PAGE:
BOOK EXCITEMENT WITH FOUR NEW RELEASES FROM DANCING MOON PRESS AND NEW eBOOK PUBLICATION SERVICES
Carla Perry, of Dancing Moon Press, announces the release of four new books by Oregon and California authors. Two are poetry collections, one is a novel, and one is a full color, large-format, hardcover children’s book. Perry also announces the addition of eBook conversion services in association with Wayne Plourde of SolaLuna Studios in Toledo. Separate eBook files can be prepared for uploads to Amazon (Kindle), Sony (Nook), and Apple (iBooks). Books can be prepared for both print editions and eBooks.
The two books of poetry recently released include “Greatest Hits: 60 Years of Lookin,” by Mary L. Slocum of Gaston, and “On A Clear Day!” by Sandy Davis of Oregon City. Joan Ritchey of Forest Grove released her first novel, “The Brooch,” and Ron Kay, of Oceanside, California, produced both paperback and hardcover versions of his children’s book, “Would You Rather Be A Monkey Or A Tree?”
The poems in Mary L. Slocum’s first full-length collection, “Greatest Hits: 60 Years of Lookin,” don’t hold back. Manly work, revenge, even the ghosts of dead shoppers are given their page time. Real people roam territories that are everything but pastoral. There is dirt underneath Mary’s fingernails, and laughter in her voice. Slocum is a former social worker who labored as a shipyard Marine Electrician, IBEW Local 48, in Portland, Oregon, for 17 years before that. Her poems, mostly about work issues, have appeared in numerous northwest magazines and anthologies. She is a winner of the Washington State Poetry Association’s humorous poetry competition, and the author of the two chapbooks: “Work” (1993) and “Stray Works II” (1995), both under the name Mary Misel.
“On a Clear Day!” is a compilation of poems by Sandy Davis based on her memories, experiences and inspirations. The book also includes the writing, photography, and artwork of her nieces, nephews and sons, which is her way of encouraging their talents and inspiring them to go after their dreams. Davis is a full-time student at her local community college.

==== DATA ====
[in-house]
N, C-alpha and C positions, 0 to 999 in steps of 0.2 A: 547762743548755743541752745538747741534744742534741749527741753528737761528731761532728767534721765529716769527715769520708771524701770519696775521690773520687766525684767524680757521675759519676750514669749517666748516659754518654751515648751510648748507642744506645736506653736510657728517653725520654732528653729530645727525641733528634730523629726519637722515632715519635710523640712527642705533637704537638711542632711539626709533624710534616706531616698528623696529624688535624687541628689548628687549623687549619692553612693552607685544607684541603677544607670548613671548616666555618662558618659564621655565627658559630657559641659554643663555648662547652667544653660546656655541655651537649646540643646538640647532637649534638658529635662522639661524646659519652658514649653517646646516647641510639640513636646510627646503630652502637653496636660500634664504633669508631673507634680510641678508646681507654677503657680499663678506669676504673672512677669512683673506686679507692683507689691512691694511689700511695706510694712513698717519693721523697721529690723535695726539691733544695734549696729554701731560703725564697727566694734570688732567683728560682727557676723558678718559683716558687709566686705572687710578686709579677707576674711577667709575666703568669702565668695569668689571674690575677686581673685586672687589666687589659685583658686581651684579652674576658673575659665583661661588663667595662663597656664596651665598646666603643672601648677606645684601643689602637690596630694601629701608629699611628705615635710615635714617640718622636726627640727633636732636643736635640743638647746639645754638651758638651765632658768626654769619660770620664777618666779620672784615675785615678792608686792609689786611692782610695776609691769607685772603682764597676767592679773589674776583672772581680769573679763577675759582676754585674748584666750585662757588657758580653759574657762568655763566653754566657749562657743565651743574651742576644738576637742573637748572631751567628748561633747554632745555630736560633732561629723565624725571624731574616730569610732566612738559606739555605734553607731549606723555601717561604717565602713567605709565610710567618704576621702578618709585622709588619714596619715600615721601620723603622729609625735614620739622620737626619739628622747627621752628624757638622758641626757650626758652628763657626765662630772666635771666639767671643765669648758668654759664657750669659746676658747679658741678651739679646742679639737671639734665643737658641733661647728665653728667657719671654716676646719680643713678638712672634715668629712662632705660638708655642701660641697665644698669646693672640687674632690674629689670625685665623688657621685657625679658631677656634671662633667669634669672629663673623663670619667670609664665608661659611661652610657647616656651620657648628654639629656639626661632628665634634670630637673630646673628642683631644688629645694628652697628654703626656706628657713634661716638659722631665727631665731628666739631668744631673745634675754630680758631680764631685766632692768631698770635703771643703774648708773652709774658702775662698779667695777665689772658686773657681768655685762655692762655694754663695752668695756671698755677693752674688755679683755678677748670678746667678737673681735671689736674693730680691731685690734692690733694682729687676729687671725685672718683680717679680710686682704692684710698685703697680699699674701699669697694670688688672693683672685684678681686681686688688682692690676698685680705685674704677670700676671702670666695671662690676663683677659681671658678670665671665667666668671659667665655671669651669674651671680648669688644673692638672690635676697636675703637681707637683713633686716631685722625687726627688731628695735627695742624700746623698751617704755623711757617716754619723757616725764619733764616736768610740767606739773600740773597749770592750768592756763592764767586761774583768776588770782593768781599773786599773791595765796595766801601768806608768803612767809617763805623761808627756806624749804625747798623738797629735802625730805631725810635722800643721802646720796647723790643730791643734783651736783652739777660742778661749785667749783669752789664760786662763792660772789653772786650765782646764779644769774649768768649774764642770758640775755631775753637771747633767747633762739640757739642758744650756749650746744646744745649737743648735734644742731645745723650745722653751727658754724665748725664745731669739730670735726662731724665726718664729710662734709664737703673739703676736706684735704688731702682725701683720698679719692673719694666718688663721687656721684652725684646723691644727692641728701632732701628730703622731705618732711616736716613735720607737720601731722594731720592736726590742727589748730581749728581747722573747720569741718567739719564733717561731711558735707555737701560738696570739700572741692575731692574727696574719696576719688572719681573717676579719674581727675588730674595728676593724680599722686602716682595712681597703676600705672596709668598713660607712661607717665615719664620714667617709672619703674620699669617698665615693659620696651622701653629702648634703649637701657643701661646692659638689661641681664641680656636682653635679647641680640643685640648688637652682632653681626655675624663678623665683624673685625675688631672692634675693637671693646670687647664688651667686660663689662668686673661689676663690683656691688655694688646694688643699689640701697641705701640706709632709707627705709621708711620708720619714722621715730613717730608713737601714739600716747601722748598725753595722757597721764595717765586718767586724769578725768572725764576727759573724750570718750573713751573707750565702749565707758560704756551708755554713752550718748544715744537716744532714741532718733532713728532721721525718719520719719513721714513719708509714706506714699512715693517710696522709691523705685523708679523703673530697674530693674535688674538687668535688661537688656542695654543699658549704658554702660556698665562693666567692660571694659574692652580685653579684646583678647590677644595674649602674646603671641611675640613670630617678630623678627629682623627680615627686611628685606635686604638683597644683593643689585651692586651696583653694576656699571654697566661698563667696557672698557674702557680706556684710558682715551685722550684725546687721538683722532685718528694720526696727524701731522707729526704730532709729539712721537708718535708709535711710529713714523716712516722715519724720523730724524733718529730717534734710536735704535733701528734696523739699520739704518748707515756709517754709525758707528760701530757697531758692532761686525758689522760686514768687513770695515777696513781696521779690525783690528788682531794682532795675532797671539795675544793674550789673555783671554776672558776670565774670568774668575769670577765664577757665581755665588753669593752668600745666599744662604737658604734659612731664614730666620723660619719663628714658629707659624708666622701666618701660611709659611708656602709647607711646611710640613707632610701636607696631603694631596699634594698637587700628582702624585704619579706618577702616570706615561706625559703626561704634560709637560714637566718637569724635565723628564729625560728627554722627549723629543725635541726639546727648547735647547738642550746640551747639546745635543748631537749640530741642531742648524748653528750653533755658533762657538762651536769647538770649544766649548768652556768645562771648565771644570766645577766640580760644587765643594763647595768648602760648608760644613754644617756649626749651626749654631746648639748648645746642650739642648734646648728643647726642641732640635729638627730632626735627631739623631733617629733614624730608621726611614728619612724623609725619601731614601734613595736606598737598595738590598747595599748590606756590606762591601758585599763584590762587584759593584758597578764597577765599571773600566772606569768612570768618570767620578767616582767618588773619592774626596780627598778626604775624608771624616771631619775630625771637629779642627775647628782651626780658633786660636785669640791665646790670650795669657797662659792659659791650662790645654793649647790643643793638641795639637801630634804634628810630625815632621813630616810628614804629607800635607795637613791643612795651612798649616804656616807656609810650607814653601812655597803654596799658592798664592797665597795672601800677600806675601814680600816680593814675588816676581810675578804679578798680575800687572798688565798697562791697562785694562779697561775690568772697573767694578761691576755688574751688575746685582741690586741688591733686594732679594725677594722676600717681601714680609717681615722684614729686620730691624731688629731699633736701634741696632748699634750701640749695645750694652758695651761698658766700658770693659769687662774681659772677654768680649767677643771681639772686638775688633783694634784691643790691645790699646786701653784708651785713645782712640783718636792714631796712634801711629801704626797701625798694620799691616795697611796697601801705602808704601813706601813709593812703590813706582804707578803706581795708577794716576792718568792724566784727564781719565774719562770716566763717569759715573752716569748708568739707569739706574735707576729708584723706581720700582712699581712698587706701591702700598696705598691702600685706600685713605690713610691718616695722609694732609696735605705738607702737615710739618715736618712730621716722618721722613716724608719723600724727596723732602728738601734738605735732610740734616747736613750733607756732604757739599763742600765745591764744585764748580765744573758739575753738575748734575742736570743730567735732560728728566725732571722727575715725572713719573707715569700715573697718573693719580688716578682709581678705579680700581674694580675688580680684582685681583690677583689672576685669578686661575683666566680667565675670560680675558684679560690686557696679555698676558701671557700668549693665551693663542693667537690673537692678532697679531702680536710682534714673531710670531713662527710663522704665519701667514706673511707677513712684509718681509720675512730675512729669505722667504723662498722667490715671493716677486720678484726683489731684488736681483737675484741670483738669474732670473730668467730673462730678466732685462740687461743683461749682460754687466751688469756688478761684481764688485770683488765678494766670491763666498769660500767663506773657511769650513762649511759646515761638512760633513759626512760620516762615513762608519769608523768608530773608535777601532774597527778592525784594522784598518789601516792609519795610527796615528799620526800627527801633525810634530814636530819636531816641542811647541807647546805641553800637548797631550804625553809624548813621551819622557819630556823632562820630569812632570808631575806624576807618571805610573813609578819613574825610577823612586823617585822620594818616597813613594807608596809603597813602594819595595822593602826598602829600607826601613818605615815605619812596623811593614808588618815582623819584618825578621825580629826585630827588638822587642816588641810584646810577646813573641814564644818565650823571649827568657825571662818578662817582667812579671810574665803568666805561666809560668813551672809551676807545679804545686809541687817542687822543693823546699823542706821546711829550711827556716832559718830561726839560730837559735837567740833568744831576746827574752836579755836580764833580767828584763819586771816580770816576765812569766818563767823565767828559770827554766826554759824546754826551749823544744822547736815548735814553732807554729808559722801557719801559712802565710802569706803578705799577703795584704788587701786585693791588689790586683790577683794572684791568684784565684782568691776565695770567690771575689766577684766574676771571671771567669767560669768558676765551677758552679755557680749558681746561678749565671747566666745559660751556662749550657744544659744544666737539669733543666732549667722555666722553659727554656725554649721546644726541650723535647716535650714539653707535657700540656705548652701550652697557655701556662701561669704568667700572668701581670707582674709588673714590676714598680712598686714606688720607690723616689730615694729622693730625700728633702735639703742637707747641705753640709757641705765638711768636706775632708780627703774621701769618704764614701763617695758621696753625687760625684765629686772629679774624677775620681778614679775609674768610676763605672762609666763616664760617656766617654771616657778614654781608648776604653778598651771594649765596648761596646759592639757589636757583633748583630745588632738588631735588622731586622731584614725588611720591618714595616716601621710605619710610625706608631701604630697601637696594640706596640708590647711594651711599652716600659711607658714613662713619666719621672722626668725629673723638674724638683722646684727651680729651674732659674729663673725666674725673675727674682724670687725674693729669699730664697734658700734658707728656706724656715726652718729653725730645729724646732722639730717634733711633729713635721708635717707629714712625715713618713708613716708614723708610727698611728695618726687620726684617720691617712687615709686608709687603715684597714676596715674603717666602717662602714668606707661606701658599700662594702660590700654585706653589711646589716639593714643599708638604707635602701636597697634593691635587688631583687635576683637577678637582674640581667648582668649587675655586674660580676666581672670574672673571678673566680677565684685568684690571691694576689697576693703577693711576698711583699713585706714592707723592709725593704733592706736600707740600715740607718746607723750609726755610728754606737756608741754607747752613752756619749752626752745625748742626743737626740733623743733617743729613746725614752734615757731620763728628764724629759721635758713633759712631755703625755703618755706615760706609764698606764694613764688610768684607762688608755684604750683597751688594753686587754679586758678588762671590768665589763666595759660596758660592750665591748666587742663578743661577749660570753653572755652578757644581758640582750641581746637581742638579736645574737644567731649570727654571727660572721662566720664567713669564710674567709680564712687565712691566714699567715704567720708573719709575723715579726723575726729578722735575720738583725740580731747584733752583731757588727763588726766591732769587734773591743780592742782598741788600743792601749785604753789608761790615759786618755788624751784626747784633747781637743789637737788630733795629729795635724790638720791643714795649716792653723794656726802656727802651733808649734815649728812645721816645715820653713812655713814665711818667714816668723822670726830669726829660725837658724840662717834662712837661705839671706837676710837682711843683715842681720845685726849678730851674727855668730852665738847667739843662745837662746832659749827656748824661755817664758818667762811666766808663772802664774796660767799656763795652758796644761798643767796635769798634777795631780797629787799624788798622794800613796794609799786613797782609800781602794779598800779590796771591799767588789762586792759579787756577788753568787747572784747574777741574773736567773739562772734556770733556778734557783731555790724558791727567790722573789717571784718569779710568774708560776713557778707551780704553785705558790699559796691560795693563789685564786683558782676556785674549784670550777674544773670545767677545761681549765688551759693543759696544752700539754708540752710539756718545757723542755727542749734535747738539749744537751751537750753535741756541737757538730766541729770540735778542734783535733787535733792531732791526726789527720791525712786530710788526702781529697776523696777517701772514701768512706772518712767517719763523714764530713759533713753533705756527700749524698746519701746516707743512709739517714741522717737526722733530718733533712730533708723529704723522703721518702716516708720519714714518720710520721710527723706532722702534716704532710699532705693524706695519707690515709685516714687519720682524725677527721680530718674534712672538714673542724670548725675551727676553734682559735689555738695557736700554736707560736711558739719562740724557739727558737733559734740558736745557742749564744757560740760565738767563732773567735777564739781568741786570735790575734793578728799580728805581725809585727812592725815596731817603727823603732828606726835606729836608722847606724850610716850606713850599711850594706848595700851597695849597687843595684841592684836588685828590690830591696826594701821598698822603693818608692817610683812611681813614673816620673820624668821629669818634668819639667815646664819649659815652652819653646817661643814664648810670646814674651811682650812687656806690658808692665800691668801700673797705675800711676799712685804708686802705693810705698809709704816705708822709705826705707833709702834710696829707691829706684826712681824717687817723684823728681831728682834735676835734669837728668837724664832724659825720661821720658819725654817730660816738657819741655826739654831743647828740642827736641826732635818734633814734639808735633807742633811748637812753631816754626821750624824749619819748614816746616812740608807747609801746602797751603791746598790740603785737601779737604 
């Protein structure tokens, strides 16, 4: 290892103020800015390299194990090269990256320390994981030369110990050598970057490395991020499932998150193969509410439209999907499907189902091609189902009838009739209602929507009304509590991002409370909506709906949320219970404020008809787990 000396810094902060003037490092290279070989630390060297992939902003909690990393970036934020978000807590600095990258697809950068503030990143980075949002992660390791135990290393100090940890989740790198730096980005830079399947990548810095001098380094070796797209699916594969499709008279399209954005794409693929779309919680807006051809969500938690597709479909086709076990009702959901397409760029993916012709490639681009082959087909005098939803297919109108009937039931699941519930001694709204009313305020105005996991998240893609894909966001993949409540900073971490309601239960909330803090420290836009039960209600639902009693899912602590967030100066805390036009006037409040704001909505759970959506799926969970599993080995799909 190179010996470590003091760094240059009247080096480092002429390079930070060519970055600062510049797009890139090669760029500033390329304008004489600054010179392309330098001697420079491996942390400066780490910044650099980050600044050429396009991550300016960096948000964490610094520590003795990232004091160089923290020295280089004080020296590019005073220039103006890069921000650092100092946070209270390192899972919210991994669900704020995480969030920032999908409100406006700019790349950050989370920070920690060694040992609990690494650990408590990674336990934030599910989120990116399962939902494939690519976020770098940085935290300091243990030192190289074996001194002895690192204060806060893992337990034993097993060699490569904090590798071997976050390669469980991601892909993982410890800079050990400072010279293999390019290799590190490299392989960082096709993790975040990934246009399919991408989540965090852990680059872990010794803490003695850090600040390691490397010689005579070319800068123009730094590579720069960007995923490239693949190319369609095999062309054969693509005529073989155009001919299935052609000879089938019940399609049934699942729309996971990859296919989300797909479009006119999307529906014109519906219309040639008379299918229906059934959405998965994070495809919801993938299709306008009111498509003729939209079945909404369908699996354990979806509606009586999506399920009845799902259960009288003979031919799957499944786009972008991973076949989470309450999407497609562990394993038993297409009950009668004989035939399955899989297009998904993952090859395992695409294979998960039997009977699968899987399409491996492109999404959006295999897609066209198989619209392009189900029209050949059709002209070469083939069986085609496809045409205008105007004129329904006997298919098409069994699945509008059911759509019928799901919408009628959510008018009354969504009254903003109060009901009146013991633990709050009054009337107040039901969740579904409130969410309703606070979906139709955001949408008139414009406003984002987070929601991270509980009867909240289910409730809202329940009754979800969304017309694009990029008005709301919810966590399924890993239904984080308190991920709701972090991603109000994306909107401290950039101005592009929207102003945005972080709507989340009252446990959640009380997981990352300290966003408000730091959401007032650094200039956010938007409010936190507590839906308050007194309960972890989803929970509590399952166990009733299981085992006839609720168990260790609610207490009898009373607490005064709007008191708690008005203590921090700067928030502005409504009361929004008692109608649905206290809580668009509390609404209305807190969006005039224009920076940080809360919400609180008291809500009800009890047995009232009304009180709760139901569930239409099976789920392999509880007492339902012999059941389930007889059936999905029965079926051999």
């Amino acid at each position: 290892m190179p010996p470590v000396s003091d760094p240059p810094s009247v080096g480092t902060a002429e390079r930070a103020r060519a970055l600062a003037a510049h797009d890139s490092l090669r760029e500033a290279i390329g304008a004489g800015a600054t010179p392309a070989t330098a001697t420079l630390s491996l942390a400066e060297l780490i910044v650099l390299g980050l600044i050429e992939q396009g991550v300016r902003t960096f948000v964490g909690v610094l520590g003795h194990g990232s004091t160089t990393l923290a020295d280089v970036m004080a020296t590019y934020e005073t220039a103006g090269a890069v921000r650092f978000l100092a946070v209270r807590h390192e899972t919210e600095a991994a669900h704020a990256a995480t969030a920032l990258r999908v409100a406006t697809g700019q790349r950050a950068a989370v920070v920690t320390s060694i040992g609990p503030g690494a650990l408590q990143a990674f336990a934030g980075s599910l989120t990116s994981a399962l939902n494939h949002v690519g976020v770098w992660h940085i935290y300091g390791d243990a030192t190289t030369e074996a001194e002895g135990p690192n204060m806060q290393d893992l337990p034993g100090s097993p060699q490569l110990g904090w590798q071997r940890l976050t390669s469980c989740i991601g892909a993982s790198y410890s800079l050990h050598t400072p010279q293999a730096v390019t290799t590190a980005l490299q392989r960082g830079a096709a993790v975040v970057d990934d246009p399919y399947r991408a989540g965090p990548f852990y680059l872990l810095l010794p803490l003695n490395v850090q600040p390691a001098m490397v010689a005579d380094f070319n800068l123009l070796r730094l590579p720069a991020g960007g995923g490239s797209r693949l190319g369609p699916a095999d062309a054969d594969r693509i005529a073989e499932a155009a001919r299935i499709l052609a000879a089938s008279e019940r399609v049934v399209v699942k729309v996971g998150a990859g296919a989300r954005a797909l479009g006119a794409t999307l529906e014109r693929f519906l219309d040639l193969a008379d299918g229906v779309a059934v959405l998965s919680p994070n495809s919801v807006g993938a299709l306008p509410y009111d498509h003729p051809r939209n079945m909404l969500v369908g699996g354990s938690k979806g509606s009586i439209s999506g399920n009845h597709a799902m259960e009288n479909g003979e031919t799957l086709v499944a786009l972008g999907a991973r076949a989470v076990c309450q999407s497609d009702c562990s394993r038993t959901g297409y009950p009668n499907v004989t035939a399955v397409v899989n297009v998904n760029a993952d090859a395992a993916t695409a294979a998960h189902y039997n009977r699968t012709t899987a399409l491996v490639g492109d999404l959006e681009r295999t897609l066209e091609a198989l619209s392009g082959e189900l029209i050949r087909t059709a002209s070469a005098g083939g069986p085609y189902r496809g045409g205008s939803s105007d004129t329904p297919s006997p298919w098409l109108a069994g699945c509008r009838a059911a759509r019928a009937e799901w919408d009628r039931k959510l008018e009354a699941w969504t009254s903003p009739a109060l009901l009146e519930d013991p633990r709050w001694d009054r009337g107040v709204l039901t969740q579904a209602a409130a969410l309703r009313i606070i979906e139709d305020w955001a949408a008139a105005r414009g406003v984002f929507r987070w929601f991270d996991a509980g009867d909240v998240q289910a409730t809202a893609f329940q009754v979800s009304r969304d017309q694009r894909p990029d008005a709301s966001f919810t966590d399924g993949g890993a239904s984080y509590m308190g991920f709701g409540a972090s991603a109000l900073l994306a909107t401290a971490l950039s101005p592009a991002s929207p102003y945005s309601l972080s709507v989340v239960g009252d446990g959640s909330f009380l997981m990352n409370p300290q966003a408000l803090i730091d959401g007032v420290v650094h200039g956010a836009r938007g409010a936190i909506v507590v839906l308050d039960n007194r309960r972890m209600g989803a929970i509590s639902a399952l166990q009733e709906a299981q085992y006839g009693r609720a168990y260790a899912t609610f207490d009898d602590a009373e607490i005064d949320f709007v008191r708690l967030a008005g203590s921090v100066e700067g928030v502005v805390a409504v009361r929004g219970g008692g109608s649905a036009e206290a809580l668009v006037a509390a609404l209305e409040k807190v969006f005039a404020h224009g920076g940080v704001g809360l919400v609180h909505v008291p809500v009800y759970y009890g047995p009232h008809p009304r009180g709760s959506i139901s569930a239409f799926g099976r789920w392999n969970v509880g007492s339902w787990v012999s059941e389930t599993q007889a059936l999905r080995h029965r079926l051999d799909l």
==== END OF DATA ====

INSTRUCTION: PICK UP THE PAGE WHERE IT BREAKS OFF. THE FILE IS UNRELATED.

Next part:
“The Brooch,” a novella by Joan Ritchey opens, “The dark pink, multifaceted, sapphire brooch sparkles in the window of the pawnshop in Portland, Oregon. Franklin Adams is intrigued, not only by its beauty, but by the irresistible pull that draws him into the shop. He buys the pin for his wife, Johanna, and presents it to her for their fifth wedding anniversary. When Johanna opens the velvet box containing the brooch during a weekend trip to the Oregon Coast, she discovers an inscription etched on the back.” Their search for the pin’s previous owner is a mystery that ties in members of their extended family when they return to Saugerties, New York, for Christmas. Joan (Michalke) Ritchey has also published “From Him… Through My Fingertips,” a collection of poetry.
Ronald A. Kay’s children’s book, “Would You Rather Be A Monkey Or A Tree?” has two audiences: the child, of course, but also the adult. The book’s interactive aspect creates two-way communication between the adult and the child, and between the child and the words. Two types of thinking are woven throughout the text: magical and logical. Magical thinking allows a child to imagine and believe in fantastical things like fairies and talking trees. Logical thinking allows them to make real choices and provides the rational reasons behind those choices. Ron Kay is a retired teacher who still volunteers in the public school system. The illustrations in this book were done by young children.
For purchase information: Carla@DancingMoonPress.com